I know one of those people who did not know she was pregnant until she gave birth to a full-term, healthy little girl. The thing that horrified me most when I found out was not how difficult it was going to be for her and her husband to prepare to be parents (i.e., arranging day care, getting car seats, adjusting to the idea, etc.), but how difficult it would be to pick a name. When our first daughter was born, we had to be forced to pick a middle name or they threatened to not let us out of the hospital. Our second daughter’s name came a bit more easily, but to be honest, after 11 months, sometimes we still agonize over her middle name.
Last week I launched the new name for my other baby, and though very exciting, it seemed just as heart-wrenching and almost as emotional as picking the name for my daughters. Bluegrass PRIDE is now Bluegrass Greensource. After 12 years, we took the plunge and did something we probably should have done years ago.
In 2001, our founders named us after the very successful East Kentucky PRIDE (Personal Responsibility In a Desirable Environment), and for a short time we modeled our fledgling group after them. We quickly realized that the needs were very different in the Bluegrass region, and went a different direction from our sister organization. That did not stop us from having visions of a statewide PRIDE network with regional organizations providing resources across the Commonwealth.
As the years went by, we realized that our name, unless the acronym was spelled out, was not descriptive of who we are. Even our logo – a horse with a Lexington skyline in the background — did not help anyone understand what we do. I felt, for a long time, that this was just the way it was going to be, and that we would always have to explain what we did without the crutch of having a descriptive name.
Then last year, during our first-ever strategic planning meetings, our board and county liaisons had the audacity to suggest we change our name! I was totally against it, but they convinced me to look into it. I think that by “looking into it,” I essentially agreed to change our name. I have been director for seven years, but I can still be naive sometimes.
The process of changing our name started very slowly and, therefore, kind of snuck up on me. All of a sudden, we had chosen a company to help in the process and they were about to present to our staff and a committee from the board. That was by no means the end of the process, but it sure was the tipping point. At that point, there was no turning back.
After a much longer than anticipated process, we decided on a logo, and a new name, Bluegrass Greensource. I am thrilled. For our entire 12 years, we have always been THE SOURCE for environmental education throughout Central Kentucky. I could not have asked for a better, more descriptive name.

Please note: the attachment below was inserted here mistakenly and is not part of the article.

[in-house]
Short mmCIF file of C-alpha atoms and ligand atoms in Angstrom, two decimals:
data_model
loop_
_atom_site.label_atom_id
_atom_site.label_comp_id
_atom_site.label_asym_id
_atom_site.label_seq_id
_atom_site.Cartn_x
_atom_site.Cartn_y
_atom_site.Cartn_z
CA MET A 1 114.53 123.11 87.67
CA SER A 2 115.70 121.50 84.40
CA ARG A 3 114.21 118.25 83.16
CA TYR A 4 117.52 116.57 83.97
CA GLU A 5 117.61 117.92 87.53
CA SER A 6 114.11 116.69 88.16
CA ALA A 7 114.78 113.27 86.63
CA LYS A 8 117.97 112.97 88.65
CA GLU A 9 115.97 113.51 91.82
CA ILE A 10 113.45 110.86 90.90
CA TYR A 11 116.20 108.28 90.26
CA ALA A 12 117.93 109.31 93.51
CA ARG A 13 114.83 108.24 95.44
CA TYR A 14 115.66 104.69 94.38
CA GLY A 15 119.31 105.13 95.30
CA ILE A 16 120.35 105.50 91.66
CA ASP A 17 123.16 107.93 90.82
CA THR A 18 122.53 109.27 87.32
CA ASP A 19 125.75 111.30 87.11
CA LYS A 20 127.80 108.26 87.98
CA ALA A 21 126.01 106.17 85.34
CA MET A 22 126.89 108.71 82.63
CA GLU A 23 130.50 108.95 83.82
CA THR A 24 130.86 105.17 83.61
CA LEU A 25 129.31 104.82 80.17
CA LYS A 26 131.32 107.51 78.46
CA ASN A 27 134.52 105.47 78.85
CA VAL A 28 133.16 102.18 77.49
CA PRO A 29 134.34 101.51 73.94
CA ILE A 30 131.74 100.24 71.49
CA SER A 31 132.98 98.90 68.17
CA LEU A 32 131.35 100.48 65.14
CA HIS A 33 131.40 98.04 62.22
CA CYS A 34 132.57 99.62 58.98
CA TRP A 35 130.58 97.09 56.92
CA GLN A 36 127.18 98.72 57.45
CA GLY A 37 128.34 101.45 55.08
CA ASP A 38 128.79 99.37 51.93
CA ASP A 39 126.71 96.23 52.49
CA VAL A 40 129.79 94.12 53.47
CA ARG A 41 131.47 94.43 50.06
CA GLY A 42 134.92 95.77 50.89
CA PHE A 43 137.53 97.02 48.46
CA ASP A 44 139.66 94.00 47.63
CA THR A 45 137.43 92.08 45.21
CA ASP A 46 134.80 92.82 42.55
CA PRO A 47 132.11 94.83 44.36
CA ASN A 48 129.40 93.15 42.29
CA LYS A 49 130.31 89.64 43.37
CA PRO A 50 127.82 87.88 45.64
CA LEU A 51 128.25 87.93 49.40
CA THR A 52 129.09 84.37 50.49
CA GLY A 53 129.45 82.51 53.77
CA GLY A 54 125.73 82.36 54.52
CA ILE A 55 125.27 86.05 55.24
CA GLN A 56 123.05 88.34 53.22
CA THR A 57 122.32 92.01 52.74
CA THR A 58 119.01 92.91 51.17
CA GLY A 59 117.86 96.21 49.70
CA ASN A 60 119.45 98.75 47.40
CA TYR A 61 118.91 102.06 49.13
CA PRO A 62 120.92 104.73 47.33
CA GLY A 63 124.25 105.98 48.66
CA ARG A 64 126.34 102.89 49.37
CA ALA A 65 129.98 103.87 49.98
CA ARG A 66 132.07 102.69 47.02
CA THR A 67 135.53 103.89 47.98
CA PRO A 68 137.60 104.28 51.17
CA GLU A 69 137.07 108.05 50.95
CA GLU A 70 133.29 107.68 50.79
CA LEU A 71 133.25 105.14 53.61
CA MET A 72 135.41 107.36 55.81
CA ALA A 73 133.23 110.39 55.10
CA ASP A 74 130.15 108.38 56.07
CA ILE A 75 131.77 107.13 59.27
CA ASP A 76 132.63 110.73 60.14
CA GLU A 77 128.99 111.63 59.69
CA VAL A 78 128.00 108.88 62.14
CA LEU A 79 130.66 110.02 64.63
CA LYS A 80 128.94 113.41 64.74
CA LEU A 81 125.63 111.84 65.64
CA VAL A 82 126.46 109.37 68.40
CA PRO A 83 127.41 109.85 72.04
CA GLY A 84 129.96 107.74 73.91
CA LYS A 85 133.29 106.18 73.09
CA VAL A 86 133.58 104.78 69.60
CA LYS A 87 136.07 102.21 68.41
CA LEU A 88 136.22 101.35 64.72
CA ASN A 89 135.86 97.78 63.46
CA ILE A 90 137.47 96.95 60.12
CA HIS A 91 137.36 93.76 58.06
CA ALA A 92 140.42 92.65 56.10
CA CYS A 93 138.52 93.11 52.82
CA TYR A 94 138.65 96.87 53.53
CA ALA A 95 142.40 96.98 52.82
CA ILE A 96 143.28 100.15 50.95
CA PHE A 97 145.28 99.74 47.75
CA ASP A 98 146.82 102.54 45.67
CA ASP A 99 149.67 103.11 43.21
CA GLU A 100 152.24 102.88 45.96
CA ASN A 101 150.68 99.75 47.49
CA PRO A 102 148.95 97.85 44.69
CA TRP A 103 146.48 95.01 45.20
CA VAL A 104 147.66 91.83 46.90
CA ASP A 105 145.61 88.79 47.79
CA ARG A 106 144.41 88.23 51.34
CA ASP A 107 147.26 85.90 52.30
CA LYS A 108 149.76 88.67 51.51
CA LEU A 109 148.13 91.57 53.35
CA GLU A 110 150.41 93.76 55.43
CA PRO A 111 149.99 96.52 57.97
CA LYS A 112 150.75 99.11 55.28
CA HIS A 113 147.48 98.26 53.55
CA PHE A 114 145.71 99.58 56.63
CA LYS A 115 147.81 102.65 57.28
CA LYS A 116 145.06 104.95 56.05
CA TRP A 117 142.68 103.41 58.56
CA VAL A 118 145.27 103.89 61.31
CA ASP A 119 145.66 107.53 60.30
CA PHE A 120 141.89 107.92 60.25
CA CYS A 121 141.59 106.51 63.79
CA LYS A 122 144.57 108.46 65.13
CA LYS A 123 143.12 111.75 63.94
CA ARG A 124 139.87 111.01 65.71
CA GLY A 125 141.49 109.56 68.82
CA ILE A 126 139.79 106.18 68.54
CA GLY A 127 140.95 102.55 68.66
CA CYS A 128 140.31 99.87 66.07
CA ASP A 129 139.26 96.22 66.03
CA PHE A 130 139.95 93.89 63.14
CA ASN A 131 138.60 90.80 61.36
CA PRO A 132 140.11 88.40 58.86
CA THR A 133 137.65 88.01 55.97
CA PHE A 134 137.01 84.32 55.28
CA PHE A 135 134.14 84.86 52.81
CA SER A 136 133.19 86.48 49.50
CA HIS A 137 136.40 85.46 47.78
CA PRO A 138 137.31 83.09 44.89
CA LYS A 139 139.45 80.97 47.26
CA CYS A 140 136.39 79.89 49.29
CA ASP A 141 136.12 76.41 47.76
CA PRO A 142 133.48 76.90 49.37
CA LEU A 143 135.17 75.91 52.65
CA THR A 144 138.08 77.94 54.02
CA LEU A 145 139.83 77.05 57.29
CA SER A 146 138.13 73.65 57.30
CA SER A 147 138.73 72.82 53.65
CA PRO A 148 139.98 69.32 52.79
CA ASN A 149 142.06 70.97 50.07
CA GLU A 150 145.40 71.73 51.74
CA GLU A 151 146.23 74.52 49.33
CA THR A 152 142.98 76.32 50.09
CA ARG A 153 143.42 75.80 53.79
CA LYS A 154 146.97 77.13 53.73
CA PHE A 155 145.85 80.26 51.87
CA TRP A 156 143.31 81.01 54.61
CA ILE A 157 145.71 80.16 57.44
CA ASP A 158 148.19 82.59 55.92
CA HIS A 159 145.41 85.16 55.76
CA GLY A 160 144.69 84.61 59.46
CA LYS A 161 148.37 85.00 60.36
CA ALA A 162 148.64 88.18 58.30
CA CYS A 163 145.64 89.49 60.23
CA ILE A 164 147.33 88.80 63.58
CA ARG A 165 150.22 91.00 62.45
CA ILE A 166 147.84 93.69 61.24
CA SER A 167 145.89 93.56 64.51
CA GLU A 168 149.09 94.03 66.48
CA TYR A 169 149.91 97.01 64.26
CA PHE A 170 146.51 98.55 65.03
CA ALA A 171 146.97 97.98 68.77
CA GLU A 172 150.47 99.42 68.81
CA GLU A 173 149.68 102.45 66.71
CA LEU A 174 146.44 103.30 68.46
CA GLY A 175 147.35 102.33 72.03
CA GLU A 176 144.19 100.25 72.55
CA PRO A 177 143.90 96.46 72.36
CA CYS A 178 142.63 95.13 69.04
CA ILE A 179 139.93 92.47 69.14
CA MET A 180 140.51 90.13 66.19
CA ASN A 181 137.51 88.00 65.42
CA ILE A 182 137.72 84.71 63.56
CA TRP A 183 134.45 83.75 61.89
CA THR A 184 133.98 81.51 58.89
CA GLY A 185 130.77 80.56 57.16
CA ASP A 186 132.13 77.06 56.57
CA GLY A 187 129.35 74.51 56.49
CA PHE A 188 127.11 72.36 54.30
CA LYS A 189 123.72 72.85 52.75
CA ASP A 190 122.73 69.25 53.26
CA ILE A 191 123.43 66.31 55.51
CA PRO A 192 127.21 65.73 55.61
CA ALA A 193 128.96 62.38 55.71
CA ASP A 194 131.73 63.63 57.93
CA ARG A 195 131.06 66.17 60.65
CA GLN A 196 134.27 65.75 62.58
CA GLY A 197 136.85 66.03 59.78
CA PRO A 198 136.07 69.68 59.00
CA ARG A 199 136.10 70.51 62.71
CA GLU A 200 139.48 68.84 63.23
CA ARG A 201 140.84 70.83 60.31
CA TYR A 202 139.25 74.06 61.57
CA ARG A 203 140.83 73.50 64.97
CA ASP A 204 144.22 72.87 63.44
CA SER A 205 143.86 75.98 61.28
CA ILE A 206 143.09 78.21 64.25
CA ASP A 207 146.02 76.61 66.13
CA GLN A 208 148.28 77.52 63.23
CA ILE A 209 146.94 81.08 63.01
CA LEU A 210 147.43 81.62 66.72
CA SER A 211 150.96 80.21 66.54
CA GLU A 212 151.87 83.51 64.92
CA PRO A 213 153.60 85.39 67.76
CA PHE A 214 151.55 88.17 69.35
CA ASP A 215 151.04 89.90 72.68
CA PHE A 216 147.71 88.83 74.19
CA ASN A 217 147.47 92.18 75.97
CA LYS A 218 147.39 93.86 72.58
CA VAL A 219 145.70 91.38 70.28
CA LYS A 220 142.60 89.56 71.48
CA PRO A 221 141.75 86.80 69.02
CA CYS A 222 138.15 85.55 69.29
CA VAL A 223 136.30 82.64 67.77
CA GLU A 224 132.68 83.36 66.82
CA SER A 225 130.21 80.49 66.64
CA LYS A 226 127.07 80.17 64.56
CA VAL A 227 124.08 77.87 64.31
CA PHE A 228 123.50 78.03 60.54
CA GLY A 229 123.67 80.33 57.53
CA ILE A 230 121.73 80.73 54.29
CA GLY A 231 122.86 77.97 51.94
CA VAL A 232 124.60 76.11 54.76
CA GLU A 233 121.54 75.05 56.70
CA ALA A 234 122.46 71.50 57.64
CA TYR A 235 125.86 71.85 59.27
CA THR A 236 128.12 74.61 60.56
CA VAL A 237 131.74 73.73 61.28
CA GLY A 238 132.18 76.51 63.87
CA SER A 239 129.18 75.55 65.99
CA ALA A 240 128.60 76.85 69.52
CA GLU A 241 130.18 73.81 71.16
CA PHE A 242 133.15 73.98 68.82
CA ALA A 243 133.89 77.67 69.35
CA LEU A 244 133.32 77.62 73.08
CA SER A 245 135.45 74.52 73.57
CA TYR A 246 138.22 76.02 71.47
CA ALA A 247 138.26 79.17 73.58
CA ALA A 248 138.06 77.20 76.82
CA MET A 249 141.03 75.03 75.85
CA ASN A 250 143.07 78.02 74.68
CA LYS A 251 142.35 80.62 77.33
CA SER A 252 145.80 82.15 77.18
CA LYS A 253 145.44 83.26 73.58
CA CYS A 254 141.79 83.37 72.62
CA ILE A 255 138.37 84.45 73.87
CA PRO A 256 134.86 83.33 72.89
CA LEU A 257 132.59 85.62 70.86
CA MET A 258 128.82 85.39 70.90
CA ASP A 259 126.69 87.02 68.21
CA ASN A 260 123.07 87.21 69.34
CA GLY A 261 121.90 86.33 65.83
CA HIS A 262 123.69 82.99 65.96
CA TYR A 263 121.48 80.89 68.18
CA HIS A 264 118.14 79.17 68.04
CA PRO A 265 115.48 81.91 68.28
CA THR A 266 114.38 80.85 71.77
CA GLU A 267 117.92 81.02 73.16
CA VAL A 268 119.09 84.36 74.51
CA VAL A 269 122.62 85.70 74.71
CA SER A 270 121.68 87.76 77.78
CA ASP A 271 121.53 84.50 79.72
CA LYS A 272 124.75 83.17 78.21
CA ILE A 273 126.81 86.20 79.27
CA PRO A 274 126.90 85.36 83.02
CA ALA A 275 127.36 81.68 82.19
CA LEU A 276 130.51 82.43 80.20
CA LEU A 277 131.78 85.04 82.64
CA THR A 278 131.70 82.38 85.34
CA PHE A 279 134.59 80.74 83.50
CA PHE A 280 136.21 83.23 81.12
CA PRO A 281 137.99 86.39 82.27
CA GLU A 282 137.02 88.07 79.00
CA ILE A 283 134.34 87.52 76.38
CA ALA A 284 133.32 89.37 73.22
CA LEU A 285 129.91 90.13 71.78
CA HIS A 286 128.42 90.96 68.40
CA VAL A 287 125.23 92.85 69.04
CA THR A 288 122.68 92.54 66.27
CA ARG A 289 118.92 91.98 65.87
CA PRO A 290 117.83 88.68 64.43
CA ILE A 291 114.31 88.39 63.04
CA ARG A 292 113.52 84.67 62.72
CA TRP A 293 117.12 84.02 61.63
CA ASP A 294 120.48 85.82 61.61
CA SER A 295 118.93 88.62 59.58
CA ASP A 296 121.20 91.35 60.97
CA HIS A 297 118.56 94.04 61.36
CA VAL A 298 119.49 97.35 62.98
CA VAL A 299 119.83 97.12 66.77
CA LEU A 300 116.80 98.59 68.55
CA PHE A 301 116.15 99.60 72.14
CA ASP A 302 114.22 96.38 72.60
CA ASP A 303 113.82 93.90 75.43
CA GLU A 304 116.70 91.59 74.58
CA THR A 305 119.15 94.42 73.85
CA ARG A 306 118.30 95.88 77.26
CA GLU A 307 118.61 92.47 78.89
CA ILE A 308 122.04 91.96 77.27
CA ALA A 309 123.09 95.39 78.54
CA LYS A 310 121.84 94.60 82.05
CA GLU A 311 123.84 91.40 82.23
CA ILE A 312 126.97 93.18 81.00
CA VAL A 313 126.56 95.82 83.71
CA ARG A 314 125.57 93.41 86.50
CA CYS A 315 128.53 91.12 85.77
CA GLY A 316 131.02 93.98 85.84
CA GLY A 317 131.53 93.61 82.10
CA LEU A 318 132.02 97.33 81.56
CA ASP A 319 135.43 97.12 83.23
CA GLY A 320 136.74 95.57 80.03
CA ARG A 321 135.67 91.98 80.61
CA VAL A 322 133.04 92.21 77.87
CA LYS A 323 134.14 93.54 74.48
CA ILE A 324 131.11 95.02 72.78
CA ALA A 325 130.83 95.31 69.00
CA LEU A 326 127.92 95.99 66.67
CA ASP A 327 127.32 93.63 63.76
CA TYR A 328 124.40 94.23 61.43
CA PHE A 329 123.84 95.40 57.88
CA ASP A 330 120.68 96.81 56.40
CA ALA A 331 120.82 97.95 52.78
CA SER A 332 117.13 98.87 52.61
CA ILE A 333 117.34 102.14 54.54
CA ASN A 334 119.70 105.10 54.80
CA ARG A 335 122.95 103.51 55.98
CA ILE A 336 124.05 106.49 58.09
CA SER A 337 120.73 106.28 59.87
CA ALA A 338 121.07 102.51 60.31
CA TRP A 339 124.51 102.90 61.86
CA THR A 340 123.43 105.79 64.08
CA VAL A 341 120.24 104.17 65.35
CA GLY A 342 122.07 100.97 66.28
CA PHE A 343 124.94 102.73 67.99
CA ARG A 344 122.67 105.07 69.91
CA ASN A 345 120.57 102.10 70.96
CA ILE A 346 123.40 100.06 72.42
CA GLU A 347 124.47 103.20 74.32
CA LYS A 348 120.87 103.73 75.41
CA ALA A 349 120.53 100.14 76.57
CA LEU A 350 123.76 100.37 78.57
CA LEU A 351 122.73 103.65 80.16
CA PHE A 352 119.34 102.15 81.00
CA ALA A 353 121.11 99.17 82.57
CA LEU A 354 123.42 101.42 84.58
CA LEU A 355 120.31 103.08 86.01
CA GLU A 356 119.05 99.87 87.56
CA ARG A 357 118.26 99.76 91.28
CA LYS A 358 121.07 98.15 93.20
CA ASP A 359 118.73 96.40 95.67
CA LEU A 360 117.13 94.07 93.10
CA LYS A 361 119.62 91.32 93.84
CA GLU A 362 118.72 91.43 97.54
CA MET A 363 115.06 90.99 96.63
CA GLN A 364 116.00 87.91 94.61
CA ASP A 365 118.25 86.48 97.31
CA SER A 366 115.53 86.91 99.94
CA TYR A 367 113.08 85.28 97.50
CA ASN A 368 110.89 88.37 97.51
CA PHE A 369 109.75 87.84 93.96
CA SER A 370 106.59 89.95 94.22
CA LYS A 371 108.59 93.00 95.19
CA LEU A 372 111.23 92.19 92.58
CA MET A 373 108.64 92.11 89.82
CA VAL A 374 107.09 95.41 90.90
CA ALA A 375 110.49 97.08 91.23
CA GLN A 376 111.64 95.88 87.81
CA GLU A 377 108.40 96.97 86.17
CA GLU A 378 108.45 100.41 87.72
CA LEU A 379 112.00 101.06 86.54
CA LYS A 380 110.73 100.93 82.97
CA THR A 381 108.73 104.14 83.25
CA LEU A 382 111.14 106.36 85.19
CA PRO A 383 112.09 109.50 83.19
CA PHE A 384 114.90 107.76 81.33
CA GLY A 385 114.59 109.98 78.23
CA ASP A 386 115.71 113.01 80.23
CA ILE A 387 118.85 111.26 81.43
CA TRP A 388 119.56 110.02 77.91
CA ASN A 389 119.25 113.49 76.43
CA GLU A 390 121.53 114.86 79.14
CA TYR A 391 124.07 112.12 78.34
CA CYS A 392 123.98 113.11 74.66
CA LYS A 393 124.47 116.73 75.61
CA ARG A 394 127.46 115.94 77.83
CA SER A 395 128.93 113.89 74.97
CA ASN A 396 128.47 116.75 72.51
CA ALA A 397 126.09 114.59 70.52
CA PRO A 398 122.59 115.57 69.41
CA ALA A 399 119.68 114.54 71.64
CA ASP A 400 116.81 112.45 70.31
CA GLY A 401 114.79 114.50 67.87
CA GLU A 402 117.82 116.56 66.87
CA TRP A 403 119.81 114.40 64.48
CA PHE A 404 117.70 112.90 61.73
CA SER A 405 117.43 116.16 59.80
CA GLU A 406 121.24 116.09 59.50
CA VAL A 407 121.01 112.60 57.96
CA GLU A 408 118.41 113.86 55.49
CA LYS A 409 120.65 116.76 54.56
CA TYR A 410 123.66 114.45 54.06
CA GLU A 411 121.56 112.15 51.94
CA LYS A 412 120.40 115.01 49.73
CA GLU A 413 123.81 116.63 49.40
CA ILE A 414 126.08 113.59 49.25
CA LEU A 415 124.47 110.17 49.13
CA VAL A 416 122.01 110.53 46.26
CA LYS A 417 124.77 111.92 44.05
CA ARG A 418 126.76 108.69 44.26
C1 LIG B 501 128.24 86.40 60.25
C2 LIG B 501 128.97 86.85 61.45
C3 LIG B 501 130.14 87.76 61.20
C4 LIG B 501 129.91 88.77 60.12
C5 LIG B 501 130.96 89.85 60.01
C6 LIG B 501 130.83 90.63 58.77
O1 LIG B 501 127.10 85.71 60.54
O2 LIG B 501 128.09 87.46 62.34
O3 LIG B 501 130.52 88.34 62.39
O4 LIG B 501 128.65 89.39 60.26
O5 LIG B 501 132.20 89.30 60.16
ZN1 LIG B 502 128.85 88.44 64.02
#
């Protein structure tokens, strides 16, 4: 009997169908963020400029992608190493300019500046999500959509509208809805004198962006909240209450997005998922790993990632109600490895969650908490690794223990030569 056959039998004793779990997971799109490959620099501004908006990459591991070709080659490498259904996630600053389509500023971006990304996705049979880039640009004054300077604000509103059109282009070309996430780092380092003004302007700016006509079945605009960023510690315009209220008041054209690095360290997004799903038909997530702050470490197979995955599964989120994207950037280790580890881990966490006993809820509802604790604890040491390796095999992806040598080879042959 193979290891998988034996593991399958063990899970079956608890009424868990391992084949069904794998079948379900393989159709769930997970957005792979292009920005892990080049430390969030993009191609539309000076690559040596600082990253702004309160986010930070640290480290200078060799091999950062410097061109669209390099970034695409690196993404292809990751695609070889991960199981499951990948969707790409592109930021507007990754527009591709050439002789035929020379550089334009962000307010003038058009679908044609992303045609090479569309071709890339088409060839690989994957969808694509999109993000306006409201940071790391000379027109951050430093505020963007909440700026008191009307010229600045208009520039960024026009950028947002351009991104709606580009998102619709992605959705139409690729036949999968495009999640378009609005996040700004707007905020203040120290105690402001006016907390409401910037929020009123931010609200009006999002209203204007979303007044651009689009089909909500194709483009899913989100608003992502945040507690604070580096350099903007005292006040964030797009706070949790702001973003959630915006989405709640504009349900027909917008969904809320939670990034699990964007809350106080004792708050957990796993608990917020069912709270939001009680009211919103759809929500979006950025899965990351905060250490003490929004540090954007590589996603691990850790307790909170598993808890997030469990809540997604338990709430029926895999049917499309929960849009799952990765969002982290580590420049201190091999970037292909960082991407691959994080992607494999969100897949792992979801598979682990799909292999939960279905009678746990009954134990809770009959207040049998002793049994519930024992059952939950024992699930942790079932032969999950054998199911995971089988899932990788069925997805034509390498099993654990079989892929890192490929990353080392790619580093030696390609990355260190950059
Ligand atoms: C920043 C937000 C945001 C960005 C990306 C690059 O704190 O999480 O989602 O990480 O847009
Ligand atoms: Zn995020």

We have developed a brand new website, too – bgGreensource.org – updated some brochures and given all of the staff new email addresses, business cards and nametags.* It has been a lot of work, but I am so excited about the possibilities we have with our new name.
We launched the new name last week with our 10th annual Rain Barrel Reception, and I have since received countless emails and comments commending us on our choice and expressing happiness about the new brand. I can’t say that it was easy for me, even though I love everything about the logo and name. I managed to keep it together while making the announcement, but it was definitely difficult.
As my husband and family can tell you, Bluegrass Greensource is like my third child, and as a parent, there are many things you do for your children that can be hard but are in their best interests. I know that this is one of those things, and as soon as I can get used to answering the phone, “Bluegrass Greensource,” I will be ready to say goodbye to Bluegrass PRIDE. I know I am ready to stop being mad at people who do not capitalize all of the letters in PRIDE!
*Because we are an environmental organization, we have recycled all of our old brochures, are using old business cards to write notes, have given old envelopes to staff to use personally and are using the back side of all old stationary. If anyone is interested in a limited edition Bluegrass PRIDE t-shirt, please let me know!
Amy Sohner is executive director of Bluegrass Greensource and a graduate of the University of Kentucky in Natural Resource Conservation and Management. Sohner has worked with Greensource since its inception in 2002 and is a Certified Environmental Educator. She is involved with the Kentucky Environmental Literacy Alliance, the Bluegrass Rain Garden Alliance, the Licking and Kentucky River Basin Teams, and serves as vice-chair of the Keep Lexington Beautiful Commission. Sohner lives near the Kentucky River palisades with her husband, two daughters and a multitude of pets.